Coadministration of lanreotide Autogel and pegvisomant normalizes IGF1 levels and is well tolerated in patients with acromegaly partially controlled by somatostatin analogs alone

Aart Jan Van Der Lely, Ignacio Bernabeu, Jan Cap, Philippe Caron, Annamaria Colao, Josef Marek, Sebastian Neggers, Pascal Birman

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72 Citations (Scopus)

Abstract

Objective: To evaluate the efficacy and safety of coadministered lanreotide Autogel (LA; 120 mg/month) and pegvisomant (40-120 mg/week) in acromegaly. Design: This is a 28-week, multicenter, open-label, single-arm sequential study. Methods: Patients (n=92) biochemically uncontrolled, on somatostatin analogs (SSAs) or using pegvisomant monotherapy entered a 4-month run-in taking LA (120 mg/month). Patients uncontrolled after the run-in period (n=57) entered a 28-week coadministration period, receiving LA 120 mg/month plus pegvisomant (60 mg once weekly, adapted every 8 weeks based on IGF1 levels to 40-80 mg once weekly or 40 or 60 mg twice weekly). Results: In total, 33 (57.9%) patients had normalized IGF1 following coadministration (P<0.0001 versus 30% minimum clinically relevant); median pegvisomant dose in normalized patients was 60 mg/week. IGF1 normalized at any time during coadministration in 45 (78.9%) patients (P<0.0001) with median pegvisomant dose at 60 mg/week. Being nondiabetic (odds ratio (OR): 4.65) and older (OR, upper versus lower quartile: 3.40) showed increased likelihood of normalization. Symptom reduction was greatest for arthralgia (-0.6±1.6) and soft tissue swelling (-0.6±1.8). Five patients reported treatment-emergent adverse events causing treatment withdrawal: three serious (treatment related - thrombocytopenia, urticaria; not treatment related - abdominal pain/vomiting) and two nonserious (hepatotoxicity and cytolytic hepatitis, both elevating alanine aminotransferase to >5X upper limit of normal with normalization after withdrawal). Conclusions: In patients partially controlled by SSAs, LA (120 mg/month) plus pegvisomant normalized IGF1 in 57.9% of patients after 7 months, at a median effective pegvisomant dose of 60 mg/week, and 78.9% at any time. In these patients, results suggest a pegvisomant-sparing effect versus daily pegvisomant monotherapy.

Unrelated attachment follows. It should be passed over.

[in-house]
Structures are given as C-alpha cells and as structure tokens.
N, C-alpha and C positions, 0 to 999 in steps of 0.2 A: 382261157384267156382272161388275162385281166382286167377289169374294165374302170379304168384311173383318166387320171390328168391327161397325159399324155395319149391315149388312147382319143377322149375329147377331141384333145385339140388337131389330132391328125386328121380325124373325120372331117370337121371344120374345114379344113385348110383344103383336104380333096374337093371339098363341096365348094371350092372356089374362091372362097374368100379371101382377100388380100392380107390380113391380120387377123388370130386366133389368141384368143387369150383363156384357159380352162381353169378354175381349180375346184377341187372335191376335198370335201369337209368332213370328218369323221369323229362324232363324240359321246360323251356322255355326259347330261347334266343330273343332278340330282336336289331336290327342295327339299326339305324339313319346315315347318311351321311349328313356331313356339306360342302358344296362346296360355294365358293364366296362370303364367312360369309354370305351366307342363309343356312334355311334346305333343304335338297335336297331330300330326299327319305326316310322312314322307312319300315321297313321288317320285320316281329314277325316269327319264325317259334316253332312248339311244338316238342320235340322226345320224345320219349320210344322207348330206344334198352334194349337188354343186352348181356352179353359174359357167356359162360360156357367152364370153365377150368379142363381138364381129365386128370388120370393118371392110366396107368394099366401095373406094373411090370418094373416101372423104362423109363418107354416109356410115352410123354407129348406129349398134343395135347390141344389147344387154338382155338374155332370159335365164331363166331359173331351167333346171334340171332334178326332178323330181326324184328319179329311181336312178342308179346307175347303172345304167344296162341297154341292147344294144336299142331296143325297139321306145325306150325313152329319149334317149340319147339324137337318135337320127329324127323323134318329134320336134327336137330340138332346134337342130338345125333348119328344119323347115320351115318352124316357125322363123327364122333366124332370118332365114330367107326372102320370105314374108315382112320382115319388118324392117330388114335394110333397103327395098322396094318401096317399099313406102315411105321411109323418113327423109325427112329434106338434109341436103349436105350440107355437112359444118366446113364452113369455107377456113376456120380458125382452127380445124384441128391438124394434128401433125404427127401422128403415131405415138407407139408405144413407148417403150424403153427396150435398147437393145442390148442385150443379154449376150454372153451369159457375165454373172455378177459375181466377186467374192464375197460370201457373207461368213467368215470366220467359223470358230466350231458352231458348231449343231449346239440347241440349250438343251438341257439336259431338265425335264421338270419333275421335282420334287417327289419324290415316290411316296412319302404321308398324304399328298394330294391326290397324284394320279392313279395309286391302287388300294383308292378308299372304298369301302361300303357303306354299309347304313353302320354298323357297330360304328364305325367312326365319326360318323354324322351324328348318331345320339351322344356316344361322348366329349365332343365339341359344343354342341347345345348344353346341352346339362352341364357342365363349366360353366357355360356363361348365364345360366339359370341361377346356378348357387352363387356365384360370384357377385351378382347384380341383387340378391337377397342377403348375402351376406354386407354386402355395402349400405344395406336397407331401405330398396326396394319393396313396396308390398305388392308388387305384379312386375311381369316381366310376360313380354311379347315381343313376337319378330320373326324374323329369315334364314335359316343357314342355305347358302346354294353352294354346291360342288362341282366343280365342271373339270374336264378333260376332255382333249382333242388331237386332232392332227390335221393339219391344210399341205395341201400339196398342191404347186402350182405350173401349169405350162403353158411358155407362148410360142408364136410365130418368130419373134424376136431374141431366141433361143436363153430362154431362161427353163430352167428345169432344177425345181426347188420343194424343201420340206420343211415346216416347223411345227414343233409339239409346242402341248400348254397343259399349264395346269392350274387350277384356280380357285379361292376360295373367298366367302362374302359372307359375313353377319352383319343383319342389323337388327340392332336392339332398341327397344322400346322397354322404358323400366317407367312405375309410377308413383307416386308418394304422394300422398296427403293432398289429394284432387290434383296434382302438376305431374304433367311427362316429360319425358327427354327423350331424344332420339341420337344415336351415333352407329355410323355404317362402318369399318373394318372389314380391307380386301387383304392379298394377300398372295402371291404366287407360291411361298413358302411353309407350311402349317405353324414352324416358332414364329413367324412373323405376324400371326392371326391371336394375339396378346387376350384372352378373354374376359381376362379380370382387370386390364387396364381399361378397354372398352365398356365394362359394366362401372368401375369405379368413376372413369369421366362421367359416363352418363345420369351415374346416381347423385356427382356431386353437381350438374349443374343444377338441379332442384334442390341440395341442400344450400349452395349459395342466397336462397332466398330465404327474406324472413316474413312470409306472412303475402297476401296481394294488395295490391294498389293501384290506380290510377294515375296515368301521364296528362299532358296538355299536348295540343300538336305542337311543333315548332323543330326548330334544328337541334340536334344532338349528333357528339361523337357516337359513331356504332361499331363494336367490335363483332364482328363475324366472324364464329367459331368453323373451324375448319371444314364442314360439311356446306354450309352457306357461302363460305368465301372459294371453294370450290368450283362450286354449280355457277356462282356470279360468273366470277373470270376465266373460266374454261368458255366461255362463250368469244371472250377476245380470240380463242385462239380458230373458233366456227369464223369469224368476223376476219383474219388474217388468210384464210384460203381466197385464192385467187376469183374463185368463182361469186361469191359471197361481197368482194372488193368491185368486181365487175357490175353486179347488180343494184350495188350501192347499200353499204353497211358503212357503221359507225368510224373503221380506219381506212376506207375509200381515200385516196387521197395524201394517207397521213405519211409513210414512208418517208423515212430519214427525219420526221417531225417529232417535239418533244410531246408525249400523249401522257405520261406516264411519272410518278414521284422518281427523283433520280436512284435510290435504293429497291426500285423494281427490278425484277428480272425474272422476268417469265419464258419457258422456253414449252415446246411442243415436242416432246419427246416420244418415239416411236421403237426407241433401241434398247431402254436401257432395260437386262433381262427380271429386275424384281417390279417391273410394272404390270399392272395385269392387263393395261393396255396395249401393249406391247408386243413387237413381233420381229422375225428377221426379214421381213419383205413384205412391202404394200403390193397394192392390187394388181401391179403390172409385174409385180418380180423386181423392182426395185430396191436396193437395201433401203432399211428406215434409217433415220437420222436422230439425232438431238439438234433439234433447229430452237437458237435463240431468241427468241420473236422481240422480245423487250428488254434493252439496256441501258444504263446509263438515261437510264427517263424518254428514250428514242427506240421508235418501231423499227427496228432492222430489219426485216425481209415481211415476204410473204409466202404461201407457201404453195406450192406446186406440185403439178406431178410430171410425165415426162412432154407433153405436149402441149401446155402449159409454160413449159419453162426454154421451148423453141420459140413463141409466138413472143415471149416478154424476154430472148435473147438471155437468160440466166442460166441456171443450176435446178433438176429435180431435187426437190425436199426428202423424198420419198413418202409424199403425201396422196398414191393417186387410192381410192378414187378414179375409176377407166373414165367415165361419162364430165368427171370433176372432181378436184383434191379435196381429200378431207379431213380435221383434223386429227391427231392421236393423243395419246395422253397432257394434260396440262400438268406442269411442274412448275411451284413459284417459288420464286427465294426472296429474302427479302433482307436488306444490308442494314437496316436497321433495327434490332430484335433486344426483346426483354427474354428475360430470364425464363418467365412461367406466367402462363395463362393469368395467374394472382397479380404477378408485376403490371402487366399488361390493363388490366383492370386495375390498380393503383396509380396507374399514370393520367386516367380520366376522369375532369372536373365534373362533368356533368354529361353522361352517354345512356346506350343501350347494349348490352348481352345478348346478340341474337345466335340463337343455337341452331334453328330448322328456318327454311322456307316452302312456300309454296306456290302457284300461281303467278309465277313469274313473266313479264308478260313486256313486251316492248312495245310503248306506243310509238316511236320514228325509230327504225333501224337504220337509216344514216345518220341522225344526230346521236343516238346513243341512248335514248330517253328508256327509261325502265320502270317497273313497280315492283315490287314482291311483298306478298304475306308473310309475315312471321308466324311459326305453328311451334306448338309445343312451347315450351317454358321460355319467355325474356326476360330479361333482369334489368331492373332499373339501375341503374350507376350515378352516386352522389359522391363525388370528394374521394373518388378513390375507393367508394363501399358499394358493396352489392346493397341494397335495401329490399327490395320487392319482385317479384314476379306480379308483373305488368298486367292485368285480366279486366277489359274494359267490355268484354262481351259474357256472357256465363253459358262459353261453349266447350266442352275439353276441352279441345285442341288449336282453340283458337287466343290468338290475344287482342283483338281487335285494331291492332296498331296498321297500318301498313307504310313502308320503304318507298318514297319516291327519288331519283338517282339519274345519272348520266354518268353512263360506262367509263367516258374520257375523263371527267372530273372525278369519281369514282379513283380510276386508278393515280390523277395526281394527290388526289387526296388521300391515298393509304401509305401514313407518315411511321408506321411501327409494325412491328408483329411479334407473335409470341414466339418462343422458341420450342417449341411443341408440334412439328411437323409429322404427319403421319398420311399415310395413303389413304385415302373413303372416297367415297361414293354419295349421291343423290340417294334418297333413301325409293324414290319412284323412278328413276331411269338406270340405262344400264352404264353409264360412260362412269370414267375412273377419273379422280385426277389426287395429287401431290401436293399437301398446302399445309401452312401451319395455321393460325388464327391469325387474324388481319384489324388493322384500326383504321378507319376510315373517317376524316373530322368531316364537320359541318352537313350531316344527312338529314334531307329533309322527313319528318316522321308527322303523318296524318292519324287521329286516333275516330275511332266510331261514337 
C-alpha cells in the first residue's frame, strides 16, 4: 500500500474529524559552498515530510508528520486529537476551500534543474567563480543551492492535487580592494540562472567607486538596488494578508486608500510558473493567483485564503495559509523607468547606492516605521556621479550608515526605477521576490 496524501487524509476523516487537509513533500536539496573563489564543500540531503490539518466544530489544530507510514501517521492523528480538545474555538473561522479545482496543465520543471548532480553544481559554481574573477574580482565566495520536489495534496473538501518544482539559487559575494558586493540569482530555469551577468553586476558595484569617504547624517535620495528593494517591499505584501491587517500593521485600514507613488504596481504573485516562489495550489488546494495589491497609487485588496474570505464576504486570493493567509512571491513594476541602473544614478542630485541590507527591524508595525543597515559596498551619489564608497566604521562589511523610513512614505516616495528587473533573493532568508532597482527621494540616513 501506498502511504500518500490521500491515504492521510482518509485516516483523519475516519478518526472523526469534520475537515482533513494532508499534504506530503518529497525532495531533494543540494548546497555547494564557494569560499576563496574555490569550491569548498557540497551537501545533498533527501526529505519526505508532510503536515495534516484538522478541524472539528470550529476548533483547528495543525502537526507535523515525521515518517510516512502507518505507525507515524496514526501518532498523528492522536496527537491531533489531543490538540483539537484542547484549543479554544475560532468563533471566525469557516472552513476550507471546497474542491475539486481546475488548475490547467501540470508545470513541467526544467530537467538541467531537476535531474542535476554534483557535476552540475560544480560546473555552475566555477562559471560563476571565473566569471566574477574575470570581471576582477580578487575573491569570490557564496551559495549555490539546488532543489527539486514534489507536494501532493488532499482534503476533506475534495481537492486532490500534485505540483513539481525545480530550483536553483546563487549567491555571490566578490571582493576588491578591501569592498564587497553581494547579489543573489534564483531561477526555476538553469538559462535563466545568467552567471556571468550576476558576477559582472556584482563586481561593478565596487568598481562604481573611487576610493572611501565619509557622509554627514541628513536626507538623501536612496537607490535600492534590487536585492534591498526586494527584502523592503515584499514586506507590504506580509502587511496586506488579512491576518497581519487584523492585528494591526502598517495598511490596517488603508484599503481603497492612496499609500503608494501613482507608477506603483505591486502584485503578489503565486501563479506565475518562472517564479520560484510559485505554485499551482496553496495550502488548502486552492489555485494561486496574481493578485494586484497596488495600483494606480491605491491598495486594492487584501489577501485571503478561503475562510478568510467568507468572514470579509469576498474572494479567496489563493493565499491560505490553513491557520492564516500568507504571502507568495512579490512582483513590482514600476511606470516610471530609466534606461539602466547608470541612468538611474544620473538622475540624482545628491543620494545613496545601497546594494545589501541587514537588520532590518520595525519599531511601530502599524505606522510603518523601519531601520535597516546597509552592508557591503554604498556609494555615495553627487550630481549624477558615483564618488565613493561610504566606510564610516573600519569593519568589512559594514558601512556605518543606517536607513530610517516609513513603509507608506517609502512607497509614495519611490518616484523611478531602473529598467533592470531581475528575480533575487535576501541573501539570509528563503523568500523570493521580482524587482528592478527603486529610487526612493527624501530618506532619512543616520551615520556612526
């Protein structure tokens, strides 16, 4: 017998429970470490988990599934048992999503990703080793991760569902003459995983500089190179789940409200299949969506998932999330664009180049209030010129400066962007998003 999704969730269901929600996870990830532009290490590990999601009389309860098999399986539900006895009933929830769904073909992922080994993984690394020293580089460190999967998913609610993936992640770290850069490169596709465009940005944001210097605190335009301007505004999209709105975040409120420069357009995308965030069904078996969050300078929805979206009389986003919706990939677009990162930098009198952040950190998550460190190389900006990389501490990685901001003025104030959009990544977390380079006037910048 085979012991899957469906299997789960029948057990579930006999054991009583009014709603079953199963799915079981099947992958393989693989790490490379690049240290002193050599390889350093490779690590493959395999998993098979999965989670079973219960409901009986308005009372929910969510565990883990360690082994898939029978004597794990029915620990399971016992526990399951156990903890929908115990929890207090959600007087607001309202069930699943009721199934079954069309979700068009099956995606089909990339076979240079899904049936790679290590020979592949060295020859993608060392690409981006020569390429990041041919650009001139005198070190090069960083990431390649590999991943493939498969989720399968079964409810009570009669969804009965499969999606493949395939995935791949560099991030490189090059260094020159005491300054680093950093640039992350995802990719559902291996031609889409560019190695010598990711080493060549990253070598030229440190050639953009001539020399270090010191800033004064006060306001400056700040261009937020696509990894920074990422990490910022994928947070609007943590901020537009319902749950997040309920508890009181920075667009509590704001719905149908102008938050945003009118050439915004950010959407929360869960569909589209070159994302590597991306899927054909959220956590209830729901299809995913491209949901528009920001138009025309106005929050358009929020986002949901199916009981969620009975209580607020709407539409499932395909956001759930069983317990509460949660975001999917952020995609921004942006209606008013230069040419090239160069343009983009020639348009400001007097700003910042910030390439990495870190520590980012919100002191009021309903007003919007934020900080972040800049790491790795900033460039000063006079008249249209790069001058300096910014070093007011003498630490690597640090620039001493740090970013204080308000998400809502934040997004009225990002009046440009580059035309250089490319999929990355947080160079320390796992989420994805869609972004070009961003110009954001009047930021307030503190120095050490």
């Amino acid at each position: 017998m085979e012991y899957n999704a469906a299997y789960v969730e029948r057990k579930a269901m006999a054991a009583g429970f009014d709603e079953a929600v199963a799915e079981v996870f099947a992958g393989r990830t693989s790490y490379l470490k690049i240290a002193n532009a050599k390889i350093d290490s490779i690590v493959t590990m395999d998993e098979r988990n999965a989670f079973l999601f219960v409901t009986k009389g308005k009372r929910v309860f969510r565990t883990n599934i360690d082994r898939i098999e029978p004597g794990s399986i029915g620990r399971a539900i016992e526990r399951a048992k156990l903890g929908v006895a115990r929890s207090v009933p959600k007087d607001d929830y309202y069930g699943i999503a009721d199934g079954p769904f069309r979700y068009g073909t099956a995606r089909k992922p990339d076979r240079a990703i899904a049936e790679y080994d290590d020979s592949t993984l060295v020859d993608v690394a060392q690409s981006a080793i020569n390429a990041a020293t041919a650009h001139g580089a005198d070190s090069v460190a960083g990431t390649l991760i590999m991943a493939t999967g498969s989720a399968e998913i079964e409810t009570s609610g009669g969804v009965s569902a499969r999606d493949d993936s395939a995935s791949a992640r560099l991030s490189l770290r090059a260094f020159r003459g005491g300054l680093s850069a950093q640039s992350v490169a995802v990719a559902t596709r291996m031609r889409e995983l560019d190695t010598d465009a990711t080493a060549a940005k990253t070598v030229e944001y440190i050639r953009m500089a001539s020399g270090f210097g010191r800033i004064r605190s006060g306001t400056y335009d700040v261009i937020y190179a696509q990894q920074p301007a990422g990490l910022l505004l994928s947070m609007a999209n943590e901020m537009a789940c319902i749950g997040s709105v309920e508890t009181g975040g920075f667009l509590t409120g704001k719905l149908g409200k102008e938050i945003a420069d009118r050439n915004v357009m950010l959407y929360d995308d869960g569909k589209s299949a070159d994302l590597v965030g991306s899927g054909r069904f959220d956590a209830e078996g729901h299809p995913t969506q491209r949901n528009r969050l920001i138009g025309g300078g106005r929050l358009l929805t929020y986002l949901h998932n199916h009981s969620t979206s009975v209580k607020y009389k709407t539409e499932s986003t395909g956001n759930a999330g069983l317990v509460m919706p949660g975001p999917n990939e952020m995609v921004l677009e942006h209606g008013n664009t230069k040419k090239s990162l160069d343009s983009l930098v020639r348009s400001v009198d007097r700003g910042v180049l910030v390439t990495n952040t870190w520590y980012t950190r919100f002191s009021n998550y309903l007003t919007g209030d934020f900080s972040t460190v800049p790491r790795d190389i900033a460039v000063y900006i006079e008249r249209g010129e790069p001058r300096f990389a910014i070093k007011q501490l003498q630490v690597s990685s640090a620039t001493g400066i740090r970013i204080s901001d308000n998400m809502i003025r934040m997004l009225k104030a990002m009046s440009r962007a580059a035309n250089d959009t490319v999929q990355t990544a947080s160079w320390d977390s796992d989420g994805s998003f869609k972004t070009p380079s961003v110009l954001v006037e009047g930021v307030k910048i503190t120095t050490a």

Original languageEnglish
Pages (from-to)325-333
Number of pages9
JournalEuropean Journal of Endocrinology
Volume164
Issue number3
DOIs
Publication statusPublished - 1 Mar 2011
Externally publishedYes

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